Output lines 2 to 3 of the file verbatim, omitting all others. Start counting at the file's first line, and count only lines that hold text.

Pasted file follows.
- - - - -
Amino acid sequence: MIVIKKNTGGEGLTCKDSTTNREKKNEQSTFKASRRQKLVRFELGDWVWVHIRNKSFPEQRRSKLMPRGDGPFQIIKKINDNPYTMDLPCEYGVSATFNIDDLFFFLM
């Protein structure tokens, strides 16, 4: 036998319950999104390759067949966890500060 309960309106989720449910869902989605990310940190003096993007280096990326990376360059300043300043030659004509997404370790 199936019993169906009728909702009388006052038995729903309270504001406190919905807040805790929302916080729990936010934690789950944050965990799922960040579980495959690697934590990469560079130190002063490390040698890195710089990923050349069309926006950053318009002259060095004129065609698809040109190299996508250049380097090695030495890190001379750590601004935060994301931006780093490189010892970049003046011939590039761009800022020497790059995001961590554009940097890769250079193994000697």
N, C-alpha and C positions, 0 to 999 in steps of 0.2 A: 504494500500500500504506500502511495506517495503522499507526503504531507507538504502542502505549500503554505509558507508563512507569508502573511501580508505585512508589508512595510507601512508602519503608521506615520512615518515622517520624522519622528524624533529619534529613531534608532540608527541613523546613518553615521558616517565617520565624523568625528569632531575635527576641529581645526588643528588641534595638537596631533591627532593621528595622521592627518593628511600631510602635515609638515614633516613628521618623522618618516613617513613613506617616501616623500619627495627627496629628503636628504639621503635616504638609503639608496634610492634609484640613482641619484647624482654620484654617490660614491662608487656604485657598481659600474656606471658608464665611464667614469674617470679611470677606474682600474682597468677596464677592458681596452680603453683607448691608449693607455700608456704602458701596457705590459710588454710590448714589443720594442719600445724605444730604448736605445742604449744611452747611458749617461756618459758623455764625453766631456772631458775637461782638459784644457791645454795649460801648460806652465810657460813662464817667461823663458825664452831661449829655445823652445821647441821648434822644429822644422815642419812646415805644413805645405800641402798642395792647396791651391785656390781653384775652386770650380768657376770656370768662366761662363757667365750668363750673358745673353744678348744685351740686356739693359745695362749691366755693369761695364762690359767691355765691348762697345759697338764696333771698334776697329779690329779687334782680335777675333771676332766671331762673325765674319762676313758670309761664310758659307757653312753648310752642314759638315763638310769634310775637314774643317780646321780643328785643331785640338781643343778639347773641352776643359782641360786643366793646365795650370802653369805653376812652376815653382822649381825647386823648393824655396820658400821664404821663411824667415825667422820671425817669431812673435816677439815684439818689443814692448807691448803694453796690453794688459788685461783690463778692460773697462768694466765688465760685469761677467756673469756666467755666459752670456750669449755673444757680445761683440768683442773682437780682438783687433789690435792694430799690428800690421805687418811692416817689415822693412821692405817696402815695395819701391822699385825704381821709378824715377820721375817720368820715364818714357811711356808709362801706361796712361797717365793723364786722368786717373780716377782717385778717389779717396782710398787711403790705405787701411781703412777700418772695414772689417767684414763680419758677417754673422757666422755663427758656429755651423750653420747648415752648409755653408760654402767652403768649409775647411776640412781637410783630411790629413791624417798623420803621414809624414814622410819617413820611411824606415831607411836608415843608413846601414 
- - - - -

């Protein structure tokens, strides 16, 4: 036998319950999104390759067949966890500060 309960309106989720449910869902989605990310940190003096993007280096990326990376360059300043300043030659004509997404370790 199936019993169906009728909702009388006052038995729903309270504001406190919905807040805790929302916080729990936010934690789950944050965990799922960040579980495959690697934590990469560079130190002063490390040698890195710089990923050349069309926006950053318009002259060095004129065609698809040109190299996508250049380097090695030495890190001379750590601004935060994301931006780093490189010892970049003046011939590039761009800022020497790059995001961590554009940097890769250079193994000697």
N, C-alpha and C positions, 0 to 999 in steps of 0.2 A: 504494500500500500504506500502511495506517495503522499507526503504531507507538504502542502505549500503554505509558507508563512507569508502573511501580508505585512508589508512595510507601512508602519503608521506615520512615518515622517520624522519622528524624533529619534529613531534608532540608527541613523546613518553615521558616517565617520565624523568625528569632531575635527576641529581645526588643528588641534595638537596631533591627532593621528595622521592627518593628511600631510602635515609638515614633516613628521618623522618618516613617513613613506617616501616623500619627495627627496629628503636628504639621503635616504638609503639608496634610492634609484640613482641619484647624482654620484654617490660614491662608487656604485657598481659600474656606471658608464665611464667614469674617470679611470677606474682600474682597468677596464677592458681596452680603453683607448691608449693607455700608456704602458701596457705590459710588454710590448714589443720594442719600445724605444730604448736605445742604449744611452747611458749617461756618459758623455764625453766631456772631458775637461782638459784644457791645454795649460801648460806652465810657460813662464817667461823663458825664452831661449829655445823652445821647441821648434822644429822644422815642419812646415805644413805645405800641402798642395792647396791651391785656390781653384775652386770650380768657376770656370768662366761662363757667365750668363750673358745673353744678348744685351740686356739693359745695362749691366755693369761695364762690359767691355765691348762697345759697338764696333771698334776697329779690329779687334782680335777675333771676332766671331762673325765674319762676313758670309761664310758659307757653312753648310752642314759638315763638310769634310775637314774643317780646321780643328785643331785640338781643343778639347773641352776643359782641360786643366793646365795650370802653369805653376812652376815653382822649381825647386823648393824655396820658400821664404821663411824667415825667422820671425817669431812673435816677439815684439818689443814692448807691448803694453796690453794688459788685461783690463778692460773697462768694466765688465760685469761677467756673469756666467755666459752670456750669449755673444757680445761683440768683442773682437780682438783687433789690435792694430799690428800690421805687418811692416817689415822693412821692405817696402815695395819701391822699385825704381821709378824715377820721375817720368820715364818714357811711356808709362801706361796712361797717365793723364786722368786717373780716377782717385778717389779717396782710398787711403790705405787701411781703412777700418772695414772689417767684414763680419758677417754673422757666422755663427758656429755651423750653420747648415752648409755653408760654402767652403768649409775647411776640412781637410783630411790629413791624417798623420803621414809624414814622410819617413820611411824606415831607411836608415843608413846601414 